present over frontal region. On dissection of brain and
meninges, diffuse subdural haematoma of about 50 cc in size is
present over almost all the regions of brain also multiple
petechiae are seen in white matter.

Blood was present in orbital and aural cavities. Tip of
tongue was contused. Blood was present in trachea and
bronchi. Both lungs were congested, upper lobe of right lung

Crl.A. 110/2015 Page 4 of 23
was contused. Multiple abrasions and contusions were present
over abdominal wall.

Large intestine was contused. Liver was congested.
Spleen was contused. Right kidney was contused and
perinephric haematoma was present. Both kidneys were
congested. Muscles of Pelvic wall were seen contused. Urinary
bladder and urethra were seen contused.

Genital organs: Labia majora, labia minora, vaginal wall,
cervical wall were seen contused. Posterior fornix was torn,
tear was seen in vaginal wall in posteriorly. Blood was present
in vagina cervix and uterus. Uterus was contused. One foreign
object (wooden piece) was recovered inside uterus and vagina.
Hymen was also torn.

Below waist, no clothes were present and body was in
nude condition. Blood stains were present over face, ear, nose
genital region, scalp hairs and buttocks.”

9. The opinion expressed by PW-16 was that there was:

“Ante mortem strangulation combined with smothering and
head injury. These were sufficient to cause death individually
and combined effect in ordinary course of nature. There are
injuries present over body and genital which were suggestive
of natural sexual assault, unnatural sexual assault as well as
“torture”. All injuries are antemortem in nature. The time since
death in this case was about 16:00 hours.”

10. PW-16 collected the samples of the following and handed them
over to the IO:

“Scalp hair, vaginal swab, anal swabs, blood in gauze, uterus
in normal saline, foreign object (wooden piece) found inside
vagina, uterus and clothes and articles as mentioned in the
post mortem report.”

Crl.A. 110/2015 Page 5 of 23

Arrest

11. On 12th June 2011, PW-25 recorded the statement of PW-8 and Master
Vishal (PW-23) both of whom were about 5 years old at the time. They
informed him that they had seen the Appellant take away the deceased at
around 9:00 pm on 9th June 2011. According to PW-25, he then made efforts
to locate the Appellant at his address but he was not there. The information
given by the two children was that the Appellant was plying a rickshaw in
the same area.

12. According to PW-25, on the intervening night of 14th-15th June 2011, on
the basis of secret information, the Appellant was apprehended from the
railway tracks near S.N. Puri. The Appellant is stated to have made a
disclosure statement (Ex.PW-25/C).

13. The MLC of the Appellant (Ex.PW-13/A) was prepared by Dr. Hari
Prasad (PW-13) and records that an abrasion of dark brown colour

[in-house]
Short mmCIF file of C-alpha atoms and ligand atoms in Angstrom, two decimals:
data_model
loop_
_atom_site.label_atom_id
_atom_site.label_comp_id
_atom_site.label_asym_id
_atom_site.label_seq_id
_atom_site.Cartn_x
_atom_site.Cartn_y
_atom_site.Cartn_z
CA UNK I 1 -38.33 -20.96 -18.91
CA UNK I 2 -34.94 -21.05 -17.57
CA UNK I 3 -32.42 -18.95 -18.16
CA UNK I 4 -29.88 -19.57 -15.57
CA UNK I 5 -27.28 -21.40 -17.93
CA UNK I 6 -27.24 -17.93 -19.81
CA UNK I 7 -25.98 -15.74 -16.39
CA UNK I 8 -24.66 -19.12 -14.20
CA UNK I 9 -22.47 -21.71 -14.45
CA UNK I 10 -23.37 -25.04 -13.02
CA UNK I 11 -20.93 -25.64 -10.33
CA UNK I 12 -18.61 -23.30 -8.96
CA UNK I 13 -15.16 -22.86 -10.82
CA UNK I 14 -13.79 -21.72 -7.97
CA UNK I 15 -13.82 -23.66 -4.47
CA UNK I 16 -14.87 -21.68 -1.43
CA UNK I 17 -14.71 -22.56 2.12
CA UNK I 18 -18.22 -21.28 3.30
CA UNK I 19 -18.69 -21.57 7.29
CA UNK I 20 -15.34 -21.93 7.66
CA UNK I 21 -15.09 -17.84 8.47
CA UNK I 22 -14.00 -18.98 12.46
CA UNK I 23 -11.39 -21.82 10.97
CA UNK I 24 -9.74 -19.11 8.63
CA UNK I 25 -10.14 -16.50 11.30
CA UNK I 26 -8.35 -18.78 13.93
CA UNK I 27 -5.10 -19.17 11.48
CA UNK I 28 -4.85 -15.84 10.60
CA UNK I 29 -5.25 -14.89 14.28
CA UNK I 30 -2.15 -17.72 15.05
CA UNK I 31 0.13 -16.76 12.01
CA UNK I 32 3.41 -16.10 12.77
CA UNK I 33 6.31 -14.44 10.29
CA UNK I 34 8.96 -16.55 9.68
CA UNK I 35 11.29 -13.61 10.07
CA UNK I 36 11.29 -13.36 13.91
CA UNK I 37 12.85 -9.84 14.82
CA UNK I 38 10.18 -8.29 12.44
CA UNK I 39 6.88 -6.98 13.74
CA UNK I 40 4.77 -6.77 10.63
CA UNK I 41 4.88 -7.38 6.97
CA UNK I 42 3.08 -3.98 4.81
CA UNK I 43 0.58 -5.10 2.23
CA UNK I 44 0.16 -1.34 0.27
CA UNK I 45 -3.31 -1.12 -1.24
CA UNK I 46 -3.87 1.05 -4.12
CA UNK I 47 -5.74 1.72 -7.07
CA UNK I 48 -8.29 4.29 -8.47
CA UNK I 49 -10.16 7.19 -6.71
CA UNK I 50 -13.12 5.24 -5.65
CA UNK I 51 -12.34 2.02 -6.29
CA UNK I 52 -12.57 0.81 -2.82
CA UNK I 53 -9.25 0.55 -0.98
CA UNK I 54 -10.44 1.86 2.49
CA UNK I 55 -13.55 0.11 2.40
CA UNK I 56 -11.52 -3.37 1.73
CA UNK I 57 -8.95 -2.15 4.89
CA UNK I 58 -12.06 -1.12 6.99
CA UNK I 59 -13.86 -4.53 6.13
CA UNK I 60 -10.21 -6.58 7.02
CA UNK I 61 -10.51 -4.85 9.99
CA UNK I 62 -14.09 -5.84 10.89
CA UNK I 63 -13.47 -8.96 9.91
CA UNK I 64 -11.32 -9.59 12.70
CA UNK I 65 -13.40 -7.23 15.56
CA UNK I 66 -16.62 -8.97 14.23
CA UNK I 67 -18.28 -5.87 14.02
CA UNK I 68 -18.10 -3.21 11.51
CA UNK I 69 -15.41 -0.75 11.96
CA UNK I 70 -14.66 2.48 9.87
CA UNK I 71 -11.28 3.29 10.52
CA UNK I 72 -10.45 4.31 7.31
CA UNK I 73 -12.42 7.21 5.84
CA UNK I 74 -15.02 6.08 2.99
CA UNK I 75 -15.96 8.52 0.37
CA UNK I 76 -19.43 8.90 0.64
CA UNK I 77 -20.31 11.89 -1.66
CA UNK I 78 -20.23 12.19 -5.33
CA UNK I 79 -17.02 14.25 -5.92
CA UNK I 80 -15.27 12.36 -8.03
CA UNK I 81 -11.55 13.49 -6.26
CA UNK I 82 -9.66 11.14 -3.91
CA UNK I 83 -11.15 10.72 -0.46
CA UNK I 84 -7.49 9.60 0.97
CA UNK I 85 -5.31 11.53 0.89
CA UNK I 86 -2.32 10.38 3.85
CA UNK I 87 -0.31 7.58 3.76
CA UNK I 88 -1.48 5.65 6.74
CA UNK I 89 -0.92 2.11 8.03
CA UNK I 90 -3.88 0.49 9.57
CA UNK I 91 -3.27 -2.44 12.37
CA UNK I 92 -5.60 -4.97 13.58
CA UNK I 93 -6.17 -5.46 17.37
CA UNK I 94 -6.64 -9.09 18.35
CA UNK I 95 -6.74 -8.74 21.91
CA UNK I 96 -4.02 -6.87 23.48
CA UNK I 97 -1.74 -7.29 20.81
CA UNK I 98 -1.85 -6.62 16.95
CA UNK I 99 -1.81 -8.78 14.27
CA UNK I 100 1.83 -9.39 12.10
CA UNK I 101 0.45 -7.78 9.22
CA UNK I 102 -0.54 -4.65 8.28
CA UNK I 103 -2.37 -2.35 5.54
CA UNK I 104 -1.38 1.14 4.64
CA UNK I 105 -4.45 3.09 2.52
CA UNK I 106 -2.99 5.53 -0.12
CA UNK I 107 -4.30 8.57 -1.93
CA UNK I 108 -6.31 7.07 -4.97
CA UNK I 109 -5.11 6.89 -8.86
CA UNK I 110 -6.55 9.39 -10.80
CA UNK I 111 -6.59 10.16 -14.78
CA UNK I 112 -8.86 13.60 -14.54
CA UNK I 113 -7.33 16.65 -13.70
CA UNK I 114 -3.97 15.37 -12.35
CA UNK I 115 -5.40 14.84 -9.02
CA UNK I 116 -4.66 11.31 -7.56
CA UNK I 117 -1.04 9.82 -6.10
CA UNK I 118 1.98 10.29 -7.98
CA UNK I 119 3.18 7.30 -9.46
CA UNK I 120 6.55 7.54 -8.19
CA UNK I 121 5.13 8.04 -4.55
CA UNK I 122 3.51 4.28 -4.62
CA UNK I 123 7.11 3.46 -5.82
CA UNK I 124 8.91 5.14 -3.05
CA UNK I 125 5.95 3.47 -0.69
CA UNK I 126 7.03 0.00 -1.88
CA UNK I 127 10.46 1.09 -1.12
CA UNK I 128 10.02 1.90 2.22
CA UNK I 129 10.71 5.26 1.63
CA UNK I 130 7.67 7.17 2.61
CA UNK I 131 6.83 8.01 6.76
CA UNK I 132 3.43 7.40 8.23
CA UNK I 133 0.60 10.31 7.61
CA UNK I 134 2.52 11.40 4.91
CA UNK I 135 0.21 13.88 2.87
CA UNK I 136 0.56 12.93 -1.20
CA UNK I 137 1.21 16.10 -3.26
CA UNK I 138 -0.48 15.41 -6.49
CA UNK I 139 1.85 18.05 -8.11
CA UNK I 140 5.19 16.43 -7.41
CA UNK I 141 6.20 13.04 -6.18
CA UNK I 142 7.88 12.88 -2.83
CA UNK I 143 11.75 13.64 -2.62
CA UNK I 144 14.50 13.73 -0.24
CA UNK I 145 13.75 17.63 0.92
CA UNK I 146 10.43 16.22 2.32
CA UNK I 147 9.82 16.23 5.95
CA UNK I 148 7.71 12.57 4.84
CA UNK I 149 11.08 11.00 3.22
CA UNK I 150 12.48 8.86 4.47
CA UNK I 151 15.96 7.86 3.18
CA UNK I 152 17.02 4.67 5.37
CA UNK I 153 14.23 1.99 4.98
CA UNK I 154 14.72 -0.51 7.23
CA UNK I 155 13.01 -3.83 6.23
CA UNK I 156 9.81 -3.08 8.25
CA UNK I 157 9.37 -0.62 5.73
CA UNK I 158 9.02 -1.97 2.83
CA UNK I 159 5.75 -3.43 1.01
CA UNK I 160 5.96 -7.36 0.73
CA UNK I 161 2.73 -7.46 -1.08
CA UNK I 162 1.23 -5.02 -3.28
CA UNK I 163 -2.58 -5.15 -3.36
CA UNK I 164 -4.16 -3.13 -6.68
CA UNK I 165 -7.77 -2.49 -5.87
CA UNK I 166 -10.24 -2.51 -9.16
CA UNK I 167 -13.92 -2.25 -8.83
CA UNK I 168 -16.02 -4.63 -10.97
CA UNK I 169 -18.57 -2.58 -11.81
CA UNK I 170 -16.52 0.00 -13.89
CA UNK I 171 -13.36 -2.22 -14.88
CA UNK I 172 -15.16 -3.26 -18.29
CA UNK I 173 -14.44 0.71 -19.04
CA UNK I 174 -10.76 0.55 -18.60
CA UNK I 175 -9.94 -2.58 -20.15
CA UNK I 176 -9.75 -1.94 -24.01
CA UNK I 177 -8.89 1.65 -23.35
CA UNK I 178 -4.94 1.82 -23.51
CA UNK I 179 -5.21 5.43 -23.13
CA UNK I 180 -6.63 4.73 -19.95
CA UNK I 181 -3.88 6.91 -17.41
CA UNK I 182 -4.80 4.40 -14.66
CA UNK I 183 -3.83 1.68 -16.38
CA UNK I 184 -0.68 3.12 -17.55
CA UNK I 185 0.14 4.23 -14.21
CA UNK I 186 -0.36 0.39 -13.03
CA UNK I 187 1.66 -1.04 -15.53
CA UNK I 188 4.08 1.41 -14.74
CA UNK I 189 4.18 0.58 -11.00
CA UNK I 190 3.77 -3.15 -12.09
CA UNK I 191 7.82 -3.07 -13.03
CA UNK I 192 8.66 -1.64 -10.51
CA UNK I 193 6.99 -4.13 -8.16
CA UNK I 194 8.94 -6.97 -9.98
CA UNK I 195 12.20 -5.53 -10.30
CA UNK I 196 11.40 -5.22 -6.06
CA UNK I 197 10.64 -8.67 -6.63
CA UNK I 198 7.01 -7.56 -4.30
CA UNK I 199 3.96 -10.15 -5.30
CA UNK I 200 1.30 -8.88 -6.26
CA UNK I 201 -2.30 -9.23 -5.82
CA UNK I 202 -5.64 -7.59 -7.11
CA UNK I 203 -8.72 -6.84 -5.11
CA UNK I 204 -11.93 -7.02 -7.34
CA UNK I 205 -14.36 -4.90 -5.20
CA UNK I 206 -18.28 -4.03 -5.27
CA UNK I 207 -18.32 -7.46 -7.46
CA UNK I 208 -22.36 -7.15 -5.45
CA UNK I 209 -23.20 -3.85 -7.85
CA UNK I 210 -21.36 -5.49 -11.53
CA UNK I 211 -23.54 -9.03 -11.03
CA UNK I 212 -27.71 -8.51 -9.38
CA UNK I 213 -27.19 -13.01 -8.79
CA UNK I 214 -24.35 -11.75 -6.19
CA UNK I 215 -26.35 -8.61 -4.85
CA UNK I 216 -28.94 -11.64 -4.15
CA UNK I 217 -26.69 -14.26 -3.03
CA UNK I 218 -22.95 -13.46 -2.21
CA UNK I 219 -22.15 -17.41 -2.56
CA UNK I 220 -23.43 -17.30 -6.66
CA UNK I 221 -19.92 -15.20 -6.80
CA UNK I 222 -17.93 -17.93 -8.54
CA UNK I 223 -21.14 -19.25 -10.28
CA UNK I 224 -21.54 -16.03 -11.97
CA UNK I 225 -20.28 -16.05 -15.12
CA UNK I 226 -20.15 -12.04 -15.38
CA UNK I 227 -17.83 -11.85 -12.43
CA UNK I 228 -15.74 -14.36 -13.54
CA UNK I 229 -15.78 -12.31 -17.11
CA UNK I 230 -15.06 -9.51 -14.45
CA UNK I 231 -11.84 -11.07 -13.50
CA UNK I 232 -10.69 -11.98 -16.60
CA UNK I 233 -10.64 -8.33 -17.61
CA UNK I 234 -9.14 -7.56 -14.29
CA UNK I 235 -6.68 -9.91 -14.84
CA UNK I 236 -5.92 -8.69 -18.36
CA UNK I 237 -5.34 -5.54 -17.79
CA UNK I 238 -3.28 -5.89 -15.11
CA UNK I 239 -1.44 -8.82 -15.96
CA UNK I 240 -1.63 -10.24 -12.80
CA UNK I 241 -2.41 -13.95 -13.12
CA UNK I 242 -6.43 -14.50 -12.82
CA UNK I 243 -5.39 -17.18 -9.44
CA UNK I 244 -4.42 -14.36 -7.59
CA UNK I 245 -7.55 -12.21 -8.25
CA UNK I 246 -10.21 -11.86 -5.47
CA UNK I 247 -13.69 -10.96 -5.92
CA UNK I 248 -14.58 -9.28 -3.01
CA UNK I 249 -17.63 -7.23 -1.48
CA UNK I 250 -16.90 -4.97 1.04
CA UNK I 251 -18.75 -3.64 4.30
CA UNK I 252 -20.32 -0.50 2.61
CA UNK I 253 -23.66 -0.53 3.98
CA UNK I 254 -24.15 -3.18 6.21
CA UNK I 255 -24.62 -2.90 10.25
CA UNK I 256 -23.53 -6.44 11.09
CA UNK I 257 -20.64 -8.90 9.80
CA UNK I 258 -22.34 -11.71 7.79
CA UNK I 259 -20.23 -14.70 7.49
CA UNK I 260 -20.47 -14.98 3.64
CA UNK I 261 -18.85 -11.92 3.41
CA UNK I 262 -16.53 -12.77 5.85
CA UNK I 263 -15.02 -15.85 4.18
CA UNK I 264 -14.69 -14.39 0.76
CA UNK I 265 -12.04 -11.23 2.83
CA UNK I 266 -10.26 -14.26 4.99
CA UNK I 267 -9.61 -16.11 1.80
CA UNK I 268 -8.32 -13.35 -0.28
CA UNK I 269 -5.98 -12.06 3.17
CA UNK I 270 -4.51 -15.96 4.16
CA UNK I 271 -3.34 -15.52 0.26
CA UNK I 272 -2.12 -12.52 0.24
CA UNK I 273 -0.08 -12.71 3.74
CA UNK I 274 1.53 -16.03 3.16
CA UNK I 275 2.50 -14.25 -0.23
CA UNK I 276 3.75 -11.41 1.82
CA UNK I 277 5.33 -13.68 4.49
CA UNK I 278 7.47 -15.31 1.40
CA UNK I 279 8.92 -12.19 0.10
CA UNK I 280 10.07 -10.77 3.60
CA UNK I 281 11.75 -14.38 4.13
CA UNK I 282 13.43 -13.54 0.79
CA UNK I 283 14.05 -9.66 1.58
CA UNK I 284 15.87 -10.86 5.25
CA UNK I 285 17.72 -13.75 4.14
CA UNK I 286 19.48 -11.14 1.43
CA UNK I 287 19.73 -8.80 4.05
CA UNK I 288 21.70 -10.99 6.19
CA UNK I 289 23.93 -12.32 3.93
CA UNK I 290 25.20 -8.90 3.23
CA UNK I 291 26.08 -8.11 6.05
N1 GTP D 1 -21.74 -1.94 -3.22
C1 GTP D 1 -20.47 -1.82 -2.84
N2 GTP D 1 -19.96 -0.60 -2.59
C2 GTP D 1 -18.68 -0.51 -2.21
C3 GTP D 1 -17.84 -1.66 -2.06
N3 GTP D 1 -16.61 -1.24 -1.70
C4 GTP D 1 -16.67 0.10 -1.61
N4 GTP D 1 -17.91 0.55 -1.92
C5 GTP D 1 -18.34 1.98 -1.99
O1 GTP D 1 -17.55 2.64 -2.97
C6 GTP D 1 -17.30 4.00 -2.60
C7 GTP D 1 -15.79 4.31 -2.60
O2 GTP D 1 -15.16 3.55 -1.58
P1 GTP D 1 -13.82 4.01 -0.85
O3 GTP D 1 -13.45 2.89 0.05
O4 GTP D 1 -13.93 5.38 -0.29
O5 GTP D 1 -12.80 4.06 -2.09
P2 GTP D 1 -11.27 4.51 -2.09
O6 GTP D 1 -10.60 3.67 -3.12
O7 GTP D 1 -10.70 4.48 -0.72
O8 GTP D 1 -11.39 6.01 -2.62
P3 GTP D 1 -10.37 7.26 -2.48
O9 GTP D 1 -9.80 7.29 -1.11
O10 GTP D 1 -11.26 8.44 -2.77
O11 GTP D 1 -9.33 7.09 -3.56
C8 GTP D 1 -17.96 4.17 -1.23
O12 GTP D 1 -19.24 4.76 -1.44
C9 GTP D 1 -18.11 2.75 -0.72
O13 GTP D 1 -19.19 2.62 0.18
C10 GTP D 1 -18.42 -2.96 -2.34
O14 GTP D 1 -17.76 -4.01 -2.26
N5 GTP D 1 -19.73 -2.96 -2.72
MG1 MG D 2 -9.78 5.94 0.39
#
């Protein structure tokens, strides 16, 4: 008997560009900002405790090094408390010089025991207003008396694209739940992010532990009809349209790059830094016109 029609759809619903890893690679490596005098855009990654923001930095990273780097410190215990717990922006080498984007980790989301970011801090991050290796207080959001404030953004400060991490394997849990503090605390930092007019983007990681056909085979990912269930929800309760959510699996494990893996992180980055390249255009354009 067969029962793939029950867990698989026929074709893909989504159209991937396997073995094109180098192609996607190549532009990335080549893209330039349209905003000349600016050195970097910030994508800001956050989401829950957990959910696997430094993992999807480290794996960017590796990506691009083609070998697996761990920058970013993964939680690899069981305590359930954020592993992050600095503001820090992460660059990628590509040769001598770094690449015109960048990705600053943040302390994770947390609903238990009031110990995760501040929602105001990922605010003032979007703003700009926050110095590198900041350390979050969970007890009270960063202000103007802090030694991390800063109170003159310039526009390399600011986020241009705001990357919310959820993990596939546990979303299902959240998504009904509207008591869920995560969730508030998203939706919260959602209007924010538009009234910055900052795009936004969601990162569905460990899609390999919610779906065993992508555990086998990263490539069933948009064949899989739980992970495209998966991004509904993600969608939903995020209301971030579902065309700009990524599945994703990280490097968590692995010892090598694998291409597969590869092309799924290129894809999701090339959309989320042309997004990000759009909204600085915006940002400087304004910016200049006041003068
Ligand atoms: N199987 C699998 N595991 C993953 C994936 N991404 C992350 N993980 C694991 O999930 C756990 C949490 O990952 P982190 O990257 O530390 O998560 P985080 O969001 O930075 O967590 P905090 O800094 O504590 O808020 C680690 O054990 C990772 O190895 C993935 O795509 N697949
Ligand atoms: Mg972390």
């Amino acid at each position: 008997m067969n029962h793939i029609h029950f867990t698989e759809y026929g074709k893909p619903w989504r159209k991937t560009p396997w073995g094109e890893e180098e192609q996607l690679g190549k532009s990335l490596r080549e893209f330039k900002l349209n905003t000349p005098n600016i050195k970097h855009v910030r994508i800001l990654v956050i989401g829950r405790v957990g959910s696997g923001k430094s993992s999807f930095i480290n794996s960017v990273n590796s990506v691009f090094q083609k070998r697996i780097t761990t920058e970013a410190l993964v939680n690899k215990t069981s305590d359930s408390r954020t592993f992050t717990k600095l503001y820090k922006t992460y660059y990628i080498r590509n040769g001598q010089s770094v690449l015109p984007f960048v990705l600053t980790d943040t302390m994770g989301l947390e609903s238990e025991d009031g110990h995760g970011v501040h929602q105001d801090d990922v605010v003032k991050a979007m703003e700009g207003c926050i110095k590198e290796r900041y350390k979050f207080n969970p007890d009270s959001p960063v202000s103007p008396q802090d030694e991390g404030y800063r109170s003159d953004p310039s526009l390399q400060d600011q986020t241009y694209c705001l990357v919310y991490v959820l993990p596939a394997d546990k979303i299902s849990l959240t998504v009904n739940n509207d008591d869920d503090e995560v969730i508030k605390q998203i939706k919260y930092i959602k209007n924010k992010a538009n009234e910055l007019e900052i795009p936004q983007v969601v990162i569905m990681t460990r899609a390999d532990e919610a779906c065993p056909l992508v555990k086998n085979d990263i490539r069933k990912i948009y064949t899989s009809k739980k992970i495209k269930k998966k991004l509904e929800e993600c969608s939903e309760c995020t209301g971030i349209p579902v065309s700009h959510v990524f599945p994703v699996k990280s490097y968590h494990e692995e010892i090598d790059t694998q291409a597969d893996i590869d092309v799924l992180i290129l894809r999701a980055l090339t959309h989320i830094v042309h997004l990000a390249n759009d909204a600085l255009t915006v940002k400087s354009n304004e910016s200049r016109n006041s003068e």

measuring 2 x 0.2 cm (parallel, two in number) was present over the middle
of the chest in anterior aspect. It also mentions an abrasion of dark brown
colour over the dorsal aspect of the forearm (left) near the elbow joint
measuring 4 x 3 cm. PW-13 collected the blood sample of the Appellant in
gauze, a penile swab with control, and the Appellant‟s underwear and pants
and handed them over to the IO. Since the Appellant, in his disclosure
statement, has purportedly named one more suspect, that person was also got
medically examined by the IO. According to PW-25, during the
investigation, nothing incriminating emerged against the said suspect.

Crl.A. 110/2015 Page 6 of 23

14. It must be noticed at this stage that the reports of the Forensic Sciences
Laboratory („FSL‟) dated 21st September 2011 (Ex.PW-19/A, Ex.PW-19/B)
showed that while human semen was detected on the underwear of the
Appellant (Ex.17) it could not be detected on any of the other exhibits which
included the underwear of the child. The blood detected on some of the
exhibits, namely the blood stained earth, underwear and hair, were found to
be of human origin but their grouping could not be detected. The blood
found on the T shirt worn by the child was of blood group A which was her
blood group. The blood sample collected from the Appellant was found to
contain blood of group B. The semen stain on his underwear was also found
to be of B group.

Trial

15. At the end of the investigation, the charge sheet was filed and by the
order dated 17th November 2011, the trial Court framed charges against the
Appellant in the manner indicated hereinabove.

16. Two of the key witnesses for the prosecution, i.e. PW-23 and PW-8,
were children. PW-8 is the brother of the deceased minor and PW-23 is the
witness who is said to have last seen the deceased minor in the company of
the Appellant. Their depositions will be discussed in further detail hereafter.

17. When incriminating circumstances were put to the Appellant under
Section 313 Code of Criminal Procedure („Cr PC‟), he denied them. He
claimed to have been falsely implicated since he had a quarrel at a ration
shop one month prior to the incident with PW-1 (Vijay), the brother of
PW-6 who is the father of the deceased. However, no defence evidence was

Crl.A. 110/2015 Page 7 of 23
led.

Impugned judgment of the trial Court

18. In the impugned judgment, the trial Court noted the argument made on
behalf of the counsel for the Appellant that the FSL reports had not